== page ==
I photographed my neighbourhood, where fresh concrete walls climbed skyward, leaving crumbs of soil around their edges, as if they were plants pushing up out of the weeds. I knew every speck of view from seven floors up. If I pressed my nose against my bedroom window, I could follow the bony backs of cats stalking invisible prey in the giant hole gouged from orange clay, which we called ‘the quarry’ … The quarry reeked of cats’ piss and rotting fruit mingled with sweet, poisonous exhaust fumes. It didn’t stop people from climbing to the quarry top on the evening to watch the sun drop into the sea. I’d train my lens on them as they munched snacks and danced to tinny taped songs, while their faces turned yellow, then red.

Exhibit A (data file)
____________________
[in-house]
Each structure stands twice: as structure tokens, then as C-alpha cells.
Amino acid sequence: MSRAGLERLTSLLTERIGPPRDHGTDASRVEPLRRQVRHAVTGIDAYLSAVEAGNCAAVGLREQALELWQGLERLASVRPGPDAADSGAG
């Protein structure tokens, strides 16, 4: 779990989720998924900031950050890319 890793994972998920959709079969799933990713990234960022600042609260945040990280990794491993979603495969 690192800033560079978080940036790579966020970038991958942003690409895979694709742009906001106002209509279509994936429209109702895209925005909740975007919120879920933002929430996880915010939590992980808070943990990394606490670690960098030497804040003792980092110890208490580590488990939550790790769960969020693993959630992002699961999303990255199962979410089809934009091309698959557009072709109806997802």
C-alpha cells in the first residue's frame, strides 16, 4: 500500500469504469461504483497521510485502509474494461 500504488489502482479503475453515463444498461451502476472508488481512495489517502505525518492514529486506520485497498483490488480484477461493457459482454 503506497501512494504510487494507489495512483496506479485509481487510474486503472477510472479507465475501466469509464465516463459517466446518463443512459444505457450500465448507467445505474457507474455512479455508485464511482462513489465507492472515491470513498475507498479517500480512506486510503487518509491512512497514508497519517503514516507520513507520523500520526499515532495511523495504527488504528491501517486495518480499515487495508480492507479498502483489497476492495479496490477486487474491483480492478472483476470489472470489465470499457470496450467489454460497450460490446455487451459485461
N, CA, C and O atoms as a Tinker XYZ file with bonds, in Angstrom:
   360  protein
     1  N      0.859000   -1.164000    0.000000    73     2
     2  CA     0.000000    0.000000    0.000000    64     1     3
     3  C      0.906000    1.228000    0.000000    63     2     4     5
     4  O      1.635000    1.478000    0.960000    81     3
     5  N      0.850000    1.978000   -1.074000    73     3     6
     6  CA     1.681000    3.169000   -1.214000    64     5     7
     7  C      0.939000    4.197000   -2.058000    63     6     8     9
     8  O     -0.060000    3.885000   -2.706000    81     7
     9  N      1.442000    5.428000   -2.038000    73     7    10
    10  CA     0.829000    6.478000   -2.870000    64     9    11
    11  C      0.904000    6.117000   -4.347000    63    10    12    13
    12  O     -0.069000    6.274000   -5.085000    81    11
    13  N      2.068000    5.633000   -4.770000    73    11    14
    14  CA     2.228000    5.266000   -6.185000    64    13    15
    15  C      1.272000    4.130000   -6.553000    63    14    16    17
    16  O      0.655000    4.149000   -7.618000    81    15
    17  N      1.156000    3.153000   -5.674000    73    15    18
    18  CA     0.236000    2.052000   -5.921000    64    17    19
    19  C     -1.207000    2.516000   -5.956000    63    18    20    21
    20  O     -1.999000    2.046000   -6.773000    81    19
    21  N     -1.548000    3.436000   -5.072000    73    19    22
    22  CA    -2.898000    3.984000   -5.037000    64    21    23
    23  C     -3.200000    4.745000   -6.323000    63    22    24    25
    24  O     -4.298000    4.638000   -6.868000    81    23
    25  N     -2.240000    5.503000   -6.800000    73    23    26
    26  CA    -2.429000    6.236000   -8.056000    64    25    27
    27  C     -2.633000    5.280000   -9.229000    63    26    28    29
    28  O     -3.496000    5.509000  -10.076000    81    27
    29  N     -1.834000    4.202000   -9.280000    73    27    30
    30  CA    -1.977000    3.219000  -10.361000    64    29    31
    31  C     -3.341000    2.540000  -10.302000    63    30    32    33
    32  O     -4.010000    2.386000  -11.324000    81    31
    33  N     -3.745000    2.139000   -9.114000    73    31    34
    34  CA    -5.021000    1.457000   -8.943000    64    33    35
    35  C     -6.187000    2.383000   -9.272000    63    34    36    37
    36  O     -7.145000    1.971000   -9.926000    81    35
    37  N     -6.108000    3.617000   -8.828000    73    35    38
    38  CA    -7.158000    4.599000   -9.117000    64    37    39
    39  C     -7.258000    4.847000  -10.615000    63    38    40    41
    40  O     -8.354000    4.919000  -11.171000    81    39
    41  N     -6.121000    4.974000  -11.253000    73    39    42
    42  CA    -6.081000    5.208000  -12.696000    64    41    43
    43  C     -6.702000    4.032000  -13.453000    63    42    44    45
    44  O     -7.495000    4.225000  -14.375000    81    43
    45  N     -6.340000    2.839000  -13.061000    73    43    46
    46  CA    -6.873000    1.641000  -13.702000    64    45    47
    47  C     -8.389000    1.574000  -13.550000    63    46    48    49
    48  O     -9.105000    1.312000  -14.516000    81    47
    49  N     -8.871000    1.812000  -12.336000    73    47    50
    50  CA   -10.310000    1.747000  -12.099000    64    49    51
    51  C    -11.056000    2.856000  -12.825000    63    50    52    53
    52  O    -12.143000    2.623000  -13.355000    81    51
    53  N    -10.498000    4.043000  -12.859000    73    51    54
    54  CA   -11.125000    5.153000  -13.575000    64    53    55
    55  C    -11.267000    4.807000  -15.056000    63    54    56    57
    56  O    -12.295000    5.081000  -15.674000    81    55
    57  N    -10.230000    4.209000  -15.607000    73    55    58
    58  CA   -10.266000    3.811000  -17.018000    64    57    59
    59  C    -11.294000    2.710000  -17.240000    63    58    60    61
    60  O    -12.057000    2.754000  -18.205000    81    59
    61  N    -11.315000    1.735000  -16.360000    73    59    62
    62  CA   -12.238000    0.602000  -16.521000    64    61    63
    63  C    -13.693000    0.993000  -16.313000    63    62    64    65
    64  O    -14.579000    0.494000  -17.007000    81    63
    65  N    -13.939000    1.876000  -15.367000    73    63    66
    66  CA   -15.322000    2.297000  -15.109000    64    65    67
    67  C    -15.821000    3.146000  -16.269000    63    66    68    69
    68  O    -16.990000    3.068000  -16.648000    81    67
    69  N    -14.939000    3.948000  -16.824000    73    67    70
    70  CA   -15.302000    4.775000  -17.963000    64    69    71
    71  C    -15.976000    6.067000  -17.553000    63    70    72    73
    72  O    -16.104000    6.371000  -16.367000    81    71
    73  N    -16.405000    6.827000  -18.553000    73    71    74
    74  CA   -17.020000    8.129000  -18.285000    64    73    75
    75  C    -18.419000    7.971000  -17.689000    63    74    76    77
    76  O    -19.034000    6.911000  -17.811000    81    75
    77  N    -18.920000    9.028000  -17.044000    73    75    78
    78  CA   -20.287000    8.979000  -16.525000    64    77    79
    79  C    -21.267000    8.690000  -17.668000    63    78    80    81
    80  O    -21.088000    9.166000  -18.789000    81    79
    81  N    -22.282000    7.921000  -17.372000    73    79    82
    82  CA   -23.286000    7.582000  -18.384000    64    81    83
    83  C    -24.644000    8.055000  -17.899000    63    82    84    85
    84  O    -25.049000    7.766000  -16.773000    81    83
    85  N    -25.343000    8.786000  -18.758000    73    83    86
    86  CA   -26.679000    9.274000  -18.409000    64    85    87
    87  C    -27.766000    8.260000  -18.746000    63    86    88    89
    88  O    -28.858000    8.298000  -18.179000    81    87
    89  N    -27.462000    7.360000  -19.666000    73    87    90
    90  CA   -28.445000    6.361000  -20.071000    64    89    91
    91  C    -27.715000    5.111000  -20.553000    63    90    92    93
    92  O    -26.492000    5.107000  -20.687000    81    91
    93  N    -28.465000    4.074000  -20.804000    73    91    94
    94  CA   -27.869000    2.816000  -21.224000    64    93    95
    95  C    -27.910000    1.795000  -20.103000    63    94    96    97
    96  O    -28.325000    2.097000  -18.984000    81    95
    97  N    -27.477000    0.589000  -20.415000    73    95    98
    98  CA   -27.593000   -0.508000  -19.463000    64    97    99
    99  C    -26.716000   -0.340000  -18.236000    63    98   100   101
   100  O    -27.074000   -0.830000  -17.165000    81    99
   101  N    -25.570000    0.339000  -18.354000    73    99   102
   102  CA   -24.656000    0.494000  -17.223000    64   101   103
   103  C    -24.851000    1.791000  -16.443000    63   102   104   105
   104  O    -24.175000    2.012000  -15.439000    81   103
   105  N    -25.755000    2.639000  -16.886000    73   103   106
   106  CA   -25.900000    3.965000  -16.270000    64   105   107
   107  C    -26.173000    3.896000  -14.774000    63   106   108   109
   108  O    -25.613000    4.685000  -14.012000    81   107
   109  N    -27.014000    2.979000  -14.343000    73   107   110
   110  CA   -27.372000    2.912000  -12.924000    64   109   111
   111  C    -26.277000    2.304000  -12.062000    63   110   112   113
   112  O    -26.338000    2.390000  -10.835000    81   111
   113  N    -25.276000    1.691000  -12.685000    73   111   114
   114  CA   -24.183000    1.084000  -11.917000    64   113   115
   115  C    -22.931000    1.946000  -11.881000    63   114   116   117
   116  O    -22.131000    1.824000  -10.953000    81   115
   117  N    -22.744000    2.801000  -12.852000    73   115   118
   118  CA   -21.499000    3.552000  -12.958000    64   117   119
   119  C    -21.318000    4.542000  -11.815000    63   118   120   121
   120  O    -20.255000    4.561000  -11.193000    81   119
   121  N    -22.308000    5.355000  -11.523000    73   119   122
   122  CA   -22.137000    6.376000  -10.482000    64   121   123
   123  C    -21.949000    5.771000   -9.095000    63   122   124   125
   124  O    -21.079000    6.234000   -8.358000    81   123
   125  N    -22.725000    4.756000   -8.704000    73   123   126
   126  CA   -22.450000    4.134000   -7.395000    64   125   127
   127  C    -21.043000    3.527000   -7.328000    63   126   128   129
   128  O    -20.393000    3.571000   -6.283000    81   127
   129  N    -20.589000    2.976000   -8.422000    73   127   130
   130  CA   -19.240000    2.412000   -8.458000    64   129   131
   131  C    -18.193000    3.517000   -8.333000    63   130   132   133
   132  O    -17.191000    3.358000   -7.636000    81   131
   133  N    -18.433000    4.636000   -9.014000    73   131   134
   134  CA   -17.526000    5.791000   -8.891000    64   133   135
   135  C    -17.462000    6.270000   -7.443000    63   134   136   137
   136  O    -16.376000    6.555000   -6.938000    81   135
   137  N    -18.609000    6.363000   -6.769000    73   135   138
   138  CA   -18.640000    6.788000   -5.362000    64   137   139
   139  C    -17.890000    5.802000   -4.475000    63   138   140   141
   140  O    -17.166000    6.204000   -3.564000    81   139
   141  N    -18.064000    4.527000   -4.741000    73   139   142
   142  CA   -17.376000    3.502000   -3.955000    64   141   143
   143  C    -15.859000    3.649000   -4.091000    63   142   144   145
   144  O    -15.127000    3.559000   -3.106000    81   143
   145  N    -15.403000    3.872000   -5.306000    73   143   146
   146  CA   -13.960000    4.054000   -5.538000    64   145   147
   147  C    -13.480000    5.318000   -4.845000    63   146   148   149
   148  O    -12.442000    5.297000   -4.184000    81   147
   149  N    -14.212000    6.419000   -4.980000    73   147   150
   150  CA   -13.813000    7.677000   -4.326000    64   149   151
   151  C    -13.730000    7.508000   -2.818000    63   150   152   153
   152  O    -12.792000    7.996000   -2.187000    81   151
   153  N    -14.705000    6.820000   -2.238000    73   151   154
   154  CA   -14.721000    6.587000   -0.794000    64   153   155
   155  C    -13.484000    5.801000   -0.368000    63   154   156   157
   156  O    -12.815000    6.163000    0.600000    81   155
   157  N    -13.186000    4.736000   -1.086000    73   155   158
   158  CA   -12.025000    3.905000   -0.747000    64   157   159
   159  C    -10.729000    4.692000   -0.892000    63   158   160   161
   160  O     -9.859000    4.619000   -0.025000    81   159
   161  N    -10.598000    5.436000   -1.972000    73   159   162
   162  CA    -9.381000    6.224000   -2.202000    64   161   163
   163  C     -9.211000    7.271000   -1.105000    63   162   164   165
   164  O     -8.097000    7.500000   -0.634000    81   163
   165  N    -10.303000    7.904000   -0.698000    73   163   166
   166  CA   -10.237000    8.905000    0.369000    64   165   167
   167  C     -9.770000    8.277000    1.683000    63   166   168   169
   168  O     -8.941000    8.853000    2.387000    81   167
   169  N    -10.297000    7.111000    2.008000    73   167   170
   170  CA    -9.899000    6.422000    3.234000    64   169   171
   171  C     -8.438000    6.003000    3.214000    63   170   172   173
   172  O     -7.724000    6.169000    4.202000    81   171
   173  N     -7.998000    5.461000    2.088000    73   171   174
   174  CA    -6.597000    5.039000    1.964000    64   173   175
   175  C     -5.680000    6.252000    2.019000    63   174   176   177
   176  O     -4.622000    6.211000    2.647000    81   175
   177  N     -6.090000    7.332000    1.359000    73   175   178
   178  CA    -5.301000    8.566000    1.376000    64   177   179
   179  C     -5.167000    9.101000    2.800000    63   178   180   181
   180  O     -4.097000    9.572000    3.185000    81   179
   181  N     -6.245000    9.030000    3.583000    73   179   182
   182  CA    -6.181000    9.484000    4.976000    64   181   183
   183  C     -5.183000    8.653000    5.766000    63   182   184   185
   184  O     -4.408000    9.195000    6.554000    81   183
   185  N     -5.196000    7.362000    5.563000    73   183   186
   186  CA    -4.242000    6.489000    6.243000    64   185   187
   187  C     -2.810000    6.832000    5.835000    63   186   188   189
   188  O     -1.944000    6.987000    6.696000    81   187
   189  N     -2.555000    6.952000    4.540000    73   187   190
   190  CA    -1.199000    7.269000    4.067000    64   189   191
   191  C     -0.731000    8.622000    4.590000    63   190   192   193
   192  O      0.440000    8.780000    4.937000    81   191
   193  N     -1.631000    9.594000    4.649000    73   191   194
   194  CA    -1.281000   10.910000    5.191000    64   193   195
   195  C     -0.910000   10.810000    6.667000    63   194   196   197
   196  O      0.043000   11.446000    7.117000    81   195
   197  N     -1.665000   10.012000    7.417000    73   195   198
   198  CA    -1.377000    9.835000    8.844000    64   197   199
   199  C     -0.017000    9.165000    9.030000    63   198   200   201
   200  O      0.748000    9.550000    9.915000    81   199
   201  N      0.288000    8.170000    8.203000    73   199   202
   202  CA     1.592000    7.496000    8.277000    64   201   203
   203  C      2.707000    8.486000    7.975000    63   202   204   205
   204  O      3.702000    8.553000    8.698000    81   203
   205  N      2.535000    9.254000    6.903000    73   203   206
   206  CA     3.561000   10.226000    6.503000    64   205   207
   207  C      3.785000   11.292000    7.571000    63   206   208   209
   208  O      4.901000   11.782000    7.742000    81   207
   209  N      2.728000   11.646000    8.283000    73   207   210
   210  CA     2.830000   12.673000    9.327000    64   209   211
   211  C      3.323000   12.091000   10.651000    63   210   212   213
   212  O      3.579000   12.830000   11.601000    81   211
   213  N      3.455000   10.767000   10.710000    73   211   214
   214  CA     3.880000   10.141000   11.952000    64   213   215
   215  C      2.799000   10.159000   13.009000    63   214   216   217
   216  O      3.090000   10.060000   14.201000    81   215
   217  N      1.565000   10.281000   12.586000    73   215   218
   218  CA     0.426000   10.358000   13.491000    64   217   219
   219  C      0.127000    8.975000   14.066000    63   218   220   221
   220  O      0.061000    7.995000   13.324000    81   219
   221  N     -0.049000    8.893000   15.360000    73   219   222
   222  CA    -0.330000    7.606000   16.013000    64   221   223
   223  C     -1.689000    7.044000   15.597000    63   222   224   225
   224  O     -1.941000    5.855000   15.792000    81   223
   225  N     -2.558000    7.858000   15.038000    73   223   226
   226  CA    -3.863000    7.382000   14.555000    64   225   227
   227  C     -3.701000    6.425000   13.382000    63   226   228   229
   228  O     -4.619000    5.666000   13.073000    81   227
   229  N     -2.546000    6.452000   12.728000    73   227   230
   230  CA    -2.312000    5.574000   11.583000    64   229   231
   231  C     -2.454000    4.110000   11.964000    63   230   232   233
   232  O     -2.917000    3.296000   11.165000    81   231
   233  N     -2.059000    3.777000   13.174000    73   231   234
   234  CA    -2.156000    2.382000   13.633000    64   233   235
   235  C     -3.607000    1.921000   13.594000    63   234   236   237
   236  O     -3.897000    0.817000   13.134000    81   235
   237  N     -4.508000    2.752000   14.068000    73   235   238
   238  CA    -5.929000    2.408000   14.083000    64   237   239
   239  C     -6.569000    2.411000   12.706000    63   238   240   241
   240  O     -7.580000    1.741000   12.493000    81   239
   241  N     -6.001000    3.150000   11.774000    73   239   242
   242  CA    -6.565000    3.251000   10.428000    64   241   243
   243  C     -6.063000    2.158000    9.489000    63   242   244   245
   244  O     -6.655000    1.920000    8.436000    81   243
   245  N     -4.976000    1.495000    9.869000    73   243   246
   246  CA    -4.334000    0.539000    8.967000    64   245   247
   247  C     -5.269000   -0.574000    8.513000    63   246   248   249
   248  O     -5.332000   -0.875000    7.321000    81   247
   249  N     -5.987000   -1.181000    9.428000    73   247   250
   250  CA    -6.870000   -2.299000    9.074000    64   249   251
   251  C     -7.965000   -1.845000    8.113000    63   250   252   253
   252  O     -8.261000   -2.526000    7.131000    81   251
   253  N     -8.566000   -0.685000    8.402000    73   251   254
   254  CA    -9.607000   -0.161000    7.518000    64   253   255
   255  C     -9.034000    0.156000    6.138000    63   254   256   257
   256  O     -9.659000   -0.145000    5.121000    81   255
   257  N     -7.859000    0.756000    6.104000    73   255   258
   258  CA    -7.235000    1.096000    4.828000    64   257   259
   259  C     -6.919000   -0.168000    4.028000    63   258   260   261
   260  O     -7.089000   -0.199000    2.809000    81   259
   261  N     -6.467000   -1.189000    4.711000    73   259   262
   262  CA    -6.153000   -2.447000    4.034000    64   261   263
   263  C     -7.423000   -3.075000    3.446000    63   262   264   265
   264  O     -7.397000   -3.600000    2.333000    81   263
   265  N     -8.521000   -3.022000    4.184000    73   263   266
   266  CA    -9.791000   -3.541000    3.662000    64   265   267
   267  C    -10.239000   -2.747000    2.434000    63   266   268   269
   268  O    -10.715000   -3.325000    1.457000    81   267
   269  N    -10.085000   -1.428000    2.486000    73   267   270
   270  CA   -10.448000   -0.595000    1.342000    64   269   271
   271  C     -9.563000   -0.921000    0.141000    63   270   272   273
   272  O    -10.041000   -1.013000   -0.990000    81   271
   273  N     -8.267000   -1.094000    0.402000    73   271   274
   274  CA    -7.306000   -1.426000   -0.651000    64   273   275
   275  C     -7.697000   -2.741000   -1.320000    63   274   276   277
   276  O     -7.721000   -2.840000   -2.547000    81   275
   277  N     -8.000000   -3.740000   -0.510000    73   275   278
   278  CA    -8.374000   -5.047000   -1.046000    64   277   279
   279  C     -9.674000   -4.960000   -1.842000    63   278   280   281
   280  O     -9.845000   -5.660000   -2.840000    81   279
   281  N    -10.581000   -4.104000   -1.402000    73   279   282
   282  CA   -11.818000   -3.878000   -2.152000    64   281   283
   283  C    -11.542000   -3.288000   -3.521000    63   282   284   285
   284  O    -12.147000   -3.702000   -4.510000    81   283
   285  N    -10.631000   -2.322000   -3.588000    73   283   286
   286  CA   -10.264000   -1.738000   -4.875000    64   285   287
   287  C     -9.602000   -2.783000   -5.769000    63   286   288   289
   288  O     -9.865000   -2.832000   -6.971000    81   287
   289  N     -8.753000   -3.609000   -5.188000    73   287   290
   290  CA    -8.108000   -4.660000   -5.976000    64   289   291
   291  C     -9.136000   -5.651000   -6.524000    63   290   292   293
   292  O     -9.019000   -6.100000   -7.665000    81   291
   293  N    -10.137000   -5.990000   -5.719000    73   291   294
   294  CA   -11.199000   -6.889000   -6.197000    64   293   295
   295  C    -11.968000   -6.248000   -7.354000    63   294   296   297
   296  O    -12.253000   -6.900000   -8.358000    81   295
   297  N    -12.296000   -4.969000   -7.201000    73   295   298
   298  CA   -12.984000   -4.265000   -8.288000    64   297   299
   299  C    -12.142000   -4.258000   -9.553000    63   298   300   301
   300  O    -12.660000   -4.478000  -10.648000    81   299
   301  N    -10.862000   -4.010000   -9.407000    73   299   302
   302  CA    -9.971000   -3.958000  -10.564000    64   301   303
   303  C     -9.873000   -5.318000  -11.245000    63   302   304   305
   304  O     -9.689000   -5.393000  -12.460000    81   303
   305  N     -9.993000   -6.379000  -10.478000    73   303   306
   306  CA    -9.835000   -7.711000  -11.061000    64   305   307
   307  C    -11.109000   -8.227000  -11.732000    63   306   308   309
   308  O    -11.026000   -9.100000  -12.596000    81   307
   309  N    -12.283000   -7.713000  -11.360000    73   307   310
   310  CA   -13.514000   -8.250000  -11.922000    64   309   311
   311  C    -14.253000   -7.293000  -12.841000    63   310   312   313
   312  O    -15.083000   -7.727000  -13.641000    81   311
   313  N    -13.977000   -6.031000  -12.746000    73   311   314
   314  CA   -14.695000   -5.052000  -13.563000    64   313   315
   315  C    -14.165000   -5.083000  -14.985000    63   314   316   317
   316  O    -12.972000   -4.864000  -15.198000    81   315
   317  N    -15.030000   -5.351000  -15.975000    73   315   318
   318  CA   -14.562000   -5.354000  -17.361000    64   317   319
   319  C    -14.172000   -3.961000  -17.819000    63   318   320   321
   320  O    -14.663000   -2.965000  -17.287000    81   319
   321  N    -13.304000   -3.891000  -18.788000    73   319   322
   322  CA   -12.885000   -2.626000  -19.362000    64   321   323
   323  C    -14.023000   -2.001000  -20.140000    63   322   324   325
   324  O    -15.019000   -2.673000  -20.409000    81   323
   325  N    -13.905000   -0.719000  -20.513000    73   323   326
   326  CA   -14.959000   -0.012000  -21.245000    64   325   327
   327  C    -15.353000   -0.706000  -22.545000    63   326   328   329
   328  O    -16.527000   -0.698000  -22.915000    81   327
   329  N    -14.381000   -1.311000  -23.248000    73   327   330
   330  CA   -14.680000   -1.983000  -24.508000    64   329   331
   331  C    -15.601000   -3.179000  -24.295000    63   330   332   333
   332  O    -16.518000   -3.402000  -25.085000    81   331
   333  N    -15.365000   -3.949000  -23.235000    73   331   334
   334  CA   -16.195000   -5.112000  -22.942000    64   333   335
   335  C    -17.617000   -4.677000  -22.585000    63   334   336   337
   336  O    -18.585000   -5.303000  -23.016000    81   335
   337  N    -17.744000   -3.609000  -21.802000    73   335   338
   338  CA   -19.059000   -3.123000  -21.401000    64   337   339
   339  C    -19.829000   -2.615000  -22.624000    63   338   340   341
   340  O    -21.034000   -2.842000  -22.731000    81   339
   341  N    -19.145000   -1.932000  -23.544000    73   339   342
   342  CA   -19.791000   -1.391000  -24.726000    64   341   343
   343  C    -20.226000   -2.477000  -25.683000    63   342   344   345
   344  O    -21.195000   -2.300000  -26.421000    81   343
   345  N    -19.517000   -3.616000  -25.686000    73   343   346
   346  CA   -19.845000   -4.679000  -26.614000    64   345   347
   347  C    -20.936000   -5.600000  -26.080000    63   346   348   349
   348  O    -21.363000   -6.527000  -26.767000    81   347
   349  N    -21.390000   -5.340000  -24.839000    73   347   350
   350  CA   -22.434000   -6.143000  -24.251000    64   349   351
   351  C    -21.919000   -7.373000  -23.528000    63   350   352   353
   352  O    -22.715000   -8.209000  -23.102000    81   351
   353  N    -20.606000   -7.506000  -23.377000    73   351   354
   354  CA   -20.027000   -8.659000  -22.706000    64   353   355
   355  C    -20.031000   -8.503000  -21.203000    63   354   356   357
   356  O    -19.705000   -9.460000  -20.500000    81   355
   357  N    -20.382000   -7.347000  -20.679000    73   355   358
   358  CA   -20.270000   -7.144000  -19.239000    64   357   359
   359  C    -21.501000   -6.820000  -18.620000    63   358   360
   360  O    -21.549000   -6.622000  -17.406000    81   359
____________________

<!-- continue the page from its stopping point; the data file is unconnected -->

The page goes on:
Here’s a little extract from Debra Jopson’s “wise, nuanced coming-of-age story”, Oliver of the Levant, which I reviewed for Newtown Review of Books last week. My thanks, as always, to editors, Linda and Jean. Click here to head over to NRBland and have a read.
(And as for returning to blogging, I have a lot to say, it’s just a matter of working out how to say it…and if it’s even worth saying. You know. The usual.)